Marcel Hirscher retires atop Alpine skiing rather than chase record

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If Marcel Hirscher read the newspapers before his Olympic debut in 2010, he may have seen a front-page headline, “Das Debakel,” after none of his older Austrian teammates finished in the top 10 of the Vancouver Winter Games super-G.

“Failure No. 1, 2, 3, 4,” captioned photos of each of the skiers.

Hirscher, then 20 and the youngest Austrian male Olympic Alpiner in 18 years, started the giant slalom days later and finished fourth. He missed a medal by eight hundredths of a second. No Austrian man made an Alpine podium at an Olympics for the first time since 1936, but Hirscher was a glimmer of a hope.

Over the next decade, Hirscher put together one of the standout resumes in the sport’s history: a record eight World Cup overall titles (consecutive), world titles in the slalom, giant slalom and super combined and, under mounting pressure in PyeongChang, his first two Olympic gold medals.

They would be his last Olympics, too. Hirscher revealed his retirement on Austrian primetime TV on Wednesday, news pegged by media for nearly a week since the press conference was announced.

“It’s not a major surprise anymore,” Hirscher said in front of eight crystal globes signifying those eight overall titles, noting he decided in late August. “The last two weeks have seen a lot of turbulence, but I feel very clearly and there were many reasons. … I’m at the pinnacle. My body is a bit tired after 12 years. It’s a very decisive argument. And the fact, of course, that I wanted to leave as a champion.”

At 30, he goes out on top of the sport. Hirscher is coming off yet another World Cup overall title, plus season titles in the slalom and giant slalom. He won nine races last season (only Mikaela Shiffrin won more) to up his career World Cup victories total to 67.

“I always wanted to quit at a moment where I knew I could still win races,” he said, noting wanting to retire while still healthy. “Even in 2013 [after winning his first world championship], I felt it’s as good a day to stop as any. It doesn’t get any better, but then I carried on.”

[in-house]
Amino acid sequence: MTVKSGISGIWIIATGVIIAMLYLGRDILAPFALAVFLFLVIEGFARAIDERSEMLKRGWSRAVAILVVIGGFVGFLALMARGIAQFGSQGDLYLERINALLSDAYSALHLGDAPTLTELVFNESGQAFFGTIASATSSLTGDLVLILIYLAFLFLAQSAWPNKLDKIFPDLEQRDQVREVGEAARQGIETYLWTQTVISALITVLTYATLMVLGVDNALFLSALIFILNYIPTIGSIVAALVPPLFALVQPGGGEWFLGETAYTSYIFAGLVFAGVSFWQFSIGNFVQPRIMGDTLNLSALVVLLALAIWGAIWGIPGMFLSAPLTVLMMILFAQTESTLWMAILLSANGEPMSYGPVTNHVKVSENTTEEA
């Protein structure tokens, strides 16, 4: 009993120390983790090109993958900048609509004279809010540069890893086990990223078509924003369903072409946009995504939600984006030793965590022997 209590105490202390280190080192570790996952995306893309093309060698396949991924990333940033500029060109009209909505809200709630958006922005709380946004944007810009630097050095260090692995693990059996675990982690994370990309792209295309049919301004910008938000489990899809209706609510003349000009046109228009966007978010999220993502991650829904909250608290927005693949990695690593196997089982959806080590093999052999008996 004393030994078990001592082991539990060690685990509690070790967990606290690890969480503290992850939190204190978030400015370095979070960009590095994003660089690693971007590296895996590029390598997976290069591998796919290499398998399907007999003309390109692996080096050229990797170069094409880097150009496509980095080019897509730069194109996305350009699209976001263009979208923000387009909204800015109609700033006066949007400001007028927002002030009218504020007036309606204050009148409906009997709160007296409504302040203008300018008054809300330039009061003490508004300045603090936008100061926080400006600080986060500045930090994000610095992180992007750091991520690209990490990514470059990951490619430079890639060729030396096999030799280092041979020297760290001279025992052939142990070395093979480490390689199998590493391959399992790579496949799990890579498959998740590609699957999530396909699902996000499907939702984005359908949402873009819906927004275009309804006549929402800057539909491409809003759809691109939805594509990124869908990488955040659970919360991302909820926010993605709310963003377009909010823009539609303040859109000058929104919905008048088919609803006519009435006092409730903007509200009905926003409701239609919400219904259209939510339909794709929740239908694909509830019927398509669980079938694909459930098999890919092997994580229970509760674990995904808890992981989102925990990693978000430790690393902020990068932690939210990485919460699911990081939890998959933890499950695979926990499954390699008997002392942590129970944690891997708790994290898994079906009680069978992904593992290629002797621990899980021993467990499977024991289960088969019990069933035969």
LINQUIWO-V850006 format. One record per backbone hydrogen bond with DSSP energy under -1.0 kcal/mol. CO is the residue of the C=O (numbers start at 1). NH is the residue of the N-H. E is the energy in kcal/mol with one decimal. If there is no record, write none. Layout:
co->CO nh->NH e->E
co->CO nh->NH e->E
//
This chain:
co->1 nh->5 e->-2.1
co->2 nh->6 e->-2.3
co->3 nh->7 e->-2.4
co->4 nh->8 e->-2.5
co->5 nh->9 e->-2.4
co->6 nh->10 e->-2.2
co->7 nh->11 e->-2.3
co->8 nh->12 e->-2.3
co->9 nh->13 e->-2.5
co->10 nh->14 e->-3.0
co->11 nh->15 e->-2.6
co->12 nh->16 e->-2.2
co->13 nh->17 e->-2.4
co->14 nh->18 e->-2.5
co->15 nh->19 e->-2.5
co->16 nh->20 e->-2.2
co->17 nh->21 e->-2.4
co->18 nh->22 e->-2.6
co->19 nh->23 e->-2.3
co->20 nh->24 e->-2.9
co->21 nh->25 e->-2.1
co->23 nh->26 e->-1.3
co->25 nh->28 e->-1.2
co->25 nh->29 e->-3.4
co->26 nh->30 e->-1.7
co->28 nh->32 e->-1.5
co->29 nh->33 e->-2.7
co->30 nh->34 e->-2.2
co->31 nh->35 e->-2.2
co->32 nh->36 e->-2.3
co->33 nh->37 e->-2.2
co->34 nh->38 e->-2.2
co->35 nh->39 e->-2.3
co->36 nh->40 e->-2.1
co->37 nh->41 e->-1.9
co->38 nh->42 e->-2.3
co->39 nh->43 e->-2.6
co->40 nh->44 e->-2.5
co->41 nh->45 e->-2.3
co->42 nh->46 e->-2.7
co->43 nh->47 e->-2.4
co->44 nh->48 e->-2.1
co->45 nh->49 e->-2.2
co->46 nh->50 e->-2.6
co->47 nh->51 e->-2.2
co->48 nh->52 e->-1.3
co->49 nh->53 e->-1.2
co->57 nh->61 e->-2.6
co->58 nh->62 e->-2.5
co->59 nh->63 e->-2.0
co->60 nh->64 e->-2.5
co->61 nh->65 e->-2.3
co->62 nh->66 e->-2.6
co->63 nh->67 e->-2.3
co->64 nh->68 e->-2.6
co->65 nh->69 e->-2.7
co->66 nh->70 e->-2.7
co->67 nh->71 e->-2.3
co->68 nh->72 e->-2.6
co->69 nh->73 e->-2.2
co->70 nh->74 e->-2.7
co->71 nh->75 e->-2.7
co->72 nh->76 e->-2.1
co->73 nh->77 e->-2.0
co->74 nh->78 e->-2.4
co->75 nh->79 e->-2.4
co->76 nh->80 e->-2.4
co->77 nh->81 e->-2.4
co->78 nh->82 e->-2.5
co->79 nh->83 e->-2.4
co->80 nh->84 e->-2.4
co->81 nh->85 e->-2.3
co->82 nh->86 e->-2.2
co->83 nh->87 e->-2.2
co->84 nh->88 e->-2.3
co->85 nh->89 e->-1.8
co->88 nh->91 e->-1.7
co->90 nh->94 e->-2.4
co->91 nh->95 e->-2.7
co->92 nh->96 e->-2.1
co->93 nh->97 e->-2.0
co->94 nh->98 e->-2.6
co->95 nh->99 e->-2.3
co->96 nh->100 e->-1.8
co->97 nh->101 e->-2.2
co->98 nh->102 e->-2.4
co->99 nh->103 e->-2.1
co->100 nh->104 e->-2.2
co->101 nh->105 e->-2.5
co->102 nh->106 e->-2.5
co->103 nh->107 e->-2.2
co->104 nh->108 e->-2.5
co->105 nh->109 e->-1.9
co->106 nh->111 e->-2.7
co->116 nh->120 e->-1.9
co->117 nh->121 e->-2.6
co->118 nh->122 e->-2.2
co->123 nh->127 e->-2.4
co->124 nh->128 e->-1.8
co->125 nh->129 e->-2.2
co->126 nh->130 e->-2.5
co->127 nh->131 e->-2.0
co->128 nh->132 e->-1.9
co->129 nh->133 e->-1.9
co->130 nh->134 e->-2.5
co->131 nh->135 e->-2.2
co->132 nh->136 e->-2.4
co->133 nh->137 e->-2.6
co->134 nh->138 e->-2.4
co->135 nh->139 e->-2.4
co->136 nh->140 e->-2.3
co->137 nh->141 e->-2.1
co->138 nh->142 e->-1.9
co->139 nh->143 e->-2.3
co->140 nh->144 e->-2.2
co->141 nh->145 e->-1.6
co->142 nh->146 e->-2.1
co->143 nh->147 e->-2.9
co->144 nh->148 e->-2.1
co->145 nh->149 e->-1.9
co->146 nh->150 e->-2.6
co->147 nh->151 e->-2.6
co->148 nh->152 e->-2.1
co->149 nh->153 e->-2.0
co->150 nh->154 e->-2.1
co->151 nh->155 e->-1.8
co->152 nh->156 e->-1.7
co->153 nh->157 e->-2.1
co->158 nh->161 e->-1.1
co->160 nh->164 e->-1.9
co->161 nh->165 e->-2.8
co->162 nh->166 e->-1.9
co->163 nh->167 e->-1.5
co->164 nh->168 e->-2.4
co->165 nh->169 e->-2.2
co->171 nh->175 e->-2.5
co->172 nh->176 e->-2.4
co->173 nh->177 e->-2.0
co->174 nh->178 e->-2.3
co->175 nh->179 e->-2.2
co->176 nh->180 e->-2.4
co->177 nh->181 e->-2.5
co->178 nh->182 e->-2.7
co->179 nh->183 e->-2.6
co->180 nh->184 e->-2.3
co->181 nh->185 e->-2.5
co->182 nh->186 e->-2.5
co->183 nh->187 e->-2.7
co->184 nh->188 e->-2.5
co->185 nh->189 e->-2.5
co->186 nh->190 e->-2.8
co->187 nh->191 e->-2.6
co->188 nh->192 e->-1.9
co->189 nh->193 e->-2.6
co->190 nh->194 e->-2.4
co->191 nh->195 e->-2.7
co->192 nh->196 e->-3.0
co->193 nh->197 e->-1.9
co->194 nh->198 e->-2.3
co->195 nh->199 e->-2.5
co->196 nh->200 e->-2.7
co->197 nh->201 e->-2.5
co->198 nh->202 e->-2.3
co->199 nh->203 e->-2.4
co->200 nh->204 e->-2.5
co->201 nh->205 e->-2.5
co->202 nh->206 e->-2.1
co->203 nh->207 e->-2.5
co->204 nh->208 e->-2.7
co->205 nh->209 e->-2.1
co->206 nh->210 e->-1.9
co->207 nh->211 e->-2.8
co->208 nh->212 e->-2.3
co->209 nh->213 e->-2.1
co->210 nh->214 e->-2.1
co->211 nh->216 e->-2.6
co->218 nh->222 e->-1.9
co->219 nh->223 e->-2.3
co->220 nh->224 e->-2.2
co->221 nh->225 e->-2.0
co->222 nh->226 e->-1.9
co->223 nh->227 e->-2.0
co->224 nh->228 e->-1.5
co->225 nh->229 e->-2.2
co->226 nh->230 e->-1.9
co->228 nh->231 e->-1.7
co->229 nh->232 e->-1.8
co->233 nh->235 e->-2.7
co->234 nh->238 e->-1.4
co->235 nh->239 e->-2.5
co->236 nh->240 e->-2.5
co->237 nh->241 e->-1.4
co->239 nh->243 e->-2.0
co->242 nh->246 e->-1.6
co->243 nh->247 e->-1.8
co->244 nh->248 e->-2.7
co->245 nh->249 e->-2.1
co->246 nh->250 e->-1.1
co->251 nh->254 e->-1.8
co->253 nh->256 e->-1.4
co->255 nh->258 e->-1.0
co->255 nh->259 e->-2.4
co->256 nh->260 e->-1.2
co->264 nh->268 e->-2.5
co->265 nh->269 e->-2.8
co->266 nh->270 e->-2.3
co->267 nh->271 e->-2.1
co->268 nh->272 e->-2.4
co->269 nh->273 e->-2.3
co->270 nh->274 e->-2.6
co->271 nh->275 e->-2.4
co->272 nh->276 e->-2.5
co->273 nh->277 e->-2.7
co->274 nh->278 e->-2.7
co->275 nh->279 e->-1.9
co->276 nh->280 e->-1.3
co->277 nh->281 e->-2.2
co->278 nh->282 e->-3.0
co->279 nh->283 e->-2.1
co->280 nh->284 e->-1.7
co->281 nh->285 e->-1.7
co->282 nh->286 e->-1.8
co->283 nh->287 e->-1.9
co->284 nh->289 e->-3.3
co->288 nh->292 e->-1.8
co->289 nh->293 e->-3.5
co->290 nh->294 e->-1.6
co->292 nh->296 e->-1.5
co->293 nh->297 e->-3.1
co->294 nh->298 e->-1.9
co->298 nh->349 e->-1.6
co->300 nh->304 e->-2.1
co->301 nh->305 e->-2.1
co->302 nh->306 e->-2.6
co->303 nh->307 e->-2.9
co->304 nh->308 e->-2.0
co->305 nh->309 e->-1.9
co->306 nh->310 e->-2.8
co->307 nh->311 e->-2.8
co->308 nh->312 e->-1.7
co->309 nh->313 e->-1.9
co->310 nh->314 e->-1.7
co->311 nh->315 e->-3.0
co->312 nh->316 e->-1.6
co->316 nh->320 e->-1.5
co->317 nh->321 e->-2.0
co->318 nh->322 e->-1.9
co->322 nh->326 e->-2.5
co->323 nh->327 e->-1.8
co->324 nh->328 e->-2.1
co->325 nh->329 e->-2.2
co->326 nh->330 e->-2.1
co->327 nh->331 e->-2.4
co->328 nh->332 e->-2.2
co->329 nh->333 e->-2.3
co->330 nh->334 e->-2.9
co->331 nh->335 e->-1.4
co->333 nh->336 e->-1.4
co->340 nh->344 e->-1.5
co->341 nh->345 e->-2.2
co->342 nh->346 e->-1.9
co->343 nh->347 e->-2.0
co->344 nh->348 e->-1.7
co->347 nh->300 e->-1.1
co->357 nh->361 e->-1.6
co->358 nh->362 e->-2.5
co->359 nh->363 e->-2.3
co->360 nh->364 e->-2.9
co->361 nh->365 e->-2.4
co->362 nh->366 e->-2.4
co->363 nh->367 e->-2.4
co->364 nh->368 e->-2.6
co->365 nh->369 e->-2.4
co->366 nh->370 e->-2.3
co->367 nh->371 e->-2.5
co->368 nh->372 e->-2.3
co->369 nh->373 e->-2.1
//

The World Cup wins record of 86, held by Swede Ingemar Stenmark, is well-known to U.S. ski fans. Lindsey Vonn risked her long-term health to pursue the mark before calling it quits last season with 82 wins, four years older than Hirscher.

Hirscher, a technical specialist with an injury history much shorter than the speed racer Vonn, had averaged nine wins per season over the last five years. Had he kept up something close to that pace, he would have passed Stenmark well before the 2022 Beijing Winter Games.

Instead, he made a decision rare in sport: He walked away during his peak, passing up the chance to become the greatest of all time (by that statistical measure, though some may argue the eight overall crowns make a strong argument). It’s not that surprising. For years, Hirscher hinted at early retirement.

He left his future up in the air after each World Cup season, but the assumption was always that he would continue. Who leaves the sport in their 20s without major injury or a dip in results?

But Hirscher, whose father ran a ski school and whose mother was a ski instructor, was never one for the frenzy around Austrian racers.

“The only thing I can do next season is [lose],” Hirscher, who equated his celebrity in Austria to that of Tom Brady in the U.S., said going into the 2018 Olympic season. “Because if I’m finishing second, in the Austrian press it would be a disaster. It is hard to manage with this pressure.”

He relished eating a cheeseburger unnoticed in Aspen, Colo. In offseasons, he preferred dirt-biking, motocross, whitewater kayaking and rock climbing. Now he is married with a 10-month-old son.

“I simply believe that I was extremely lucky to have the knees as a professional athlete after so many years I can go home without having any after-effects,” he said Wednesday. “It was always important to catch the moment where I thought, I want to play football with my little boy, climb the mountains or do things I couldn’t if I had any serious injury.”

Hirscher, who was the slalom favorite in Sochi but took silver, finished his Olympic career by delivering big time in PyeongChang.

He won his first event, the combined, by posting the fastest slalom run by 1.02 seconds. Five days later, he won his second race, the giant slalom, by 1.27 seconds (greater than the margin separating second from ninth). Hirscher, who had always expressed content without an Olympic gold medal, said all the pressure had gone away now that he had two.

“Win so many races, so many world championship titles, all the time, always the same question, where is the Olympic gold medal?” he said in PyeongChang. “Now it is finally here. If you have a perfect career, you need this one Olympic gold medal.”

Asked to name his successors, Hirscher noted slalom and giant slalom rivals Henrik Kristoffersen of Norway and Alexis Pinturault of France.

“Maybe it can be someone, an athlete we have never heard of before,” he said. “If I think back to the beginning of myself, nobody was expecting that I’m going to win the overall World Cup. Not so early, not so fast, not so often.”

NBC Olympic Research contributed to this report.

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